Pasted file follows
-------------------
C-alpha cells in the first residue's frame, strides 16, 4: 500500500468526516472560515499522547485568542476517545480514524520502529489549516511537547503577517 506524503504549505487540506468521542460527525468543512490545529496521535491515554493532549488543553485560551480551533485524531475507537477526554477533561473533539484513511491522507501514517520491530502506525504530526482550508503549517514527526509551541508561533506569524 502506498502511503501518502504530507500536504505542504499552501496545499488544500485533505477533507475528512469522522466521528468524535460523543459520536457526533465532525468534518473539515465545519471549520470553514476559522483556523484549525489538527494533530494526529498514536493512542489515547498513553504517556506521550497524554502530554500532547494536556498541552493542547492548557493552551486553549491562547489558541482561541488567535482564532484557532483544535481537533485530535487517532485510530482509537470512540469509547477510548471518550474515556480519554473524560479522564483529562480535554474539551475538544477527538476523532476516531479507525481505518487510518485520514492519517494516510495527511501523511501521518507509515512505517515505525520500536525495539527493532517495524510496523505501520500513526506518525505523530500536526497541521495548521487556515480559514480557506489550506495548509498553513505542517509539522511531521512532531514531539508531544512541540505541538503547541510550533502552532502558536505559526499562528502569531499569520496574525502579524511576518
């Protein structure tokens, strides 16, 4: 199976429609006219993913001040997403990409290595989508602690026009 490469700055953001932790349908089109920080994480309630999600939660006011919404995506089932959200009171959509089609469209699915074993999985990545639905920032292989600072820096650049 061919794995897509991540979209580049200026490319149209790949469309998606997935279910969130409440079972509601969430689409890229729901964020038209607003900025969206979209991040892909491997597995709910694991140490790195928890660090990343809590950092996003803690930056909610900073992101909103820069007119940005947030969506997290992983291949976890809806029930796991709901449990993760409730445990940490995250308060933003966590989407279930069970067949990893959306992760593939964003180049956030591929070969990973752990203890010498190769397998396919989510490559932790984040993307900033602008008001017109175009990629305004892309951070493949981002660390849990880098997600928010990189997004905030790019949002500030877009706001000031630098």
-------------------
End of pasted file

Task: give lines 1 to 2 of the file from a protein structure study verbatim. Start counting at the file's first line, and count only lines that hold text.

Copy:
C-alpha cells in the first residue's frame, strides 16, 4: 500500500468526516472560515499522547485568542476517545480514524520502529489549516511537547503577517 506524503504549505487540506468521542460527525468543512490545529496521535491515554493532549488543553485560551480551533485524531475507537477526554477533561473533539484513511491522507501514517520491530502506525504530526482550508503549517514527526509551541508561533506569524 502506498502511503501518502504530507500536504505542504499552501496545499488544500485533505477533507475528512469522522466521528468524535460523543459520536457526533465532525468534518473539515465545519471549520470553514476559522483556523484549525489538527494533530494526529498514536493512542489515547498513553504517556506521550497524554502530554500532547494536556498541552493542547492548557493552551486553549491562547489558541482561541488567535482564532484557532483544535481537533485530535487517532485510530482509537470512540469509547477510548471518550474515556480519554473524560479522564483529562480535554474539551475538544477527538476523532476516531479507525481505518487510518485520514492519517494516510495527511501523511501521518507509515512505517515505525520500536525495539527493532517495524510496523505501520500513526506518525505523530500536526497541521495548521487556515480559514480557506489550506495548509498553513505542517509539522511531521512532531514531539508531544512541540505541538503547541510550533502552532502558536505559526499562528502569531499569520496574525502579524511576518
């Protein structure tokens, strides 16, 4: 199976429609006219993913001040997403990409290595989508602690026009 490469700055953001932790349908089109920080994480309630999600939660006011919404995506089932959200009171959509089609469209699915074993999985990545639905920032292989600072820096650049 061919794995897509991540979209580049200026490319149209790949469309998606997935279910969130409440079972509601969430689409890229729901964020038209607003900025969206979209991040892909491997597995709910694991140490790195928890660090990343809590950092996003803690930056909610900073992101909103820069007119940005947030969506997290992983291949976890809806029930796991709901449990993760409730445990940490995250308060933003966590989407279930069970067949990893959306992760593939964003180049956030591929070969990973752990203890010498190769397998396919989510490559932790984040993307900033602008008001017109175009990629305004892309951070493949981002660390849990880098997600928010990189997004905030790019949002500030877009706001000031630098």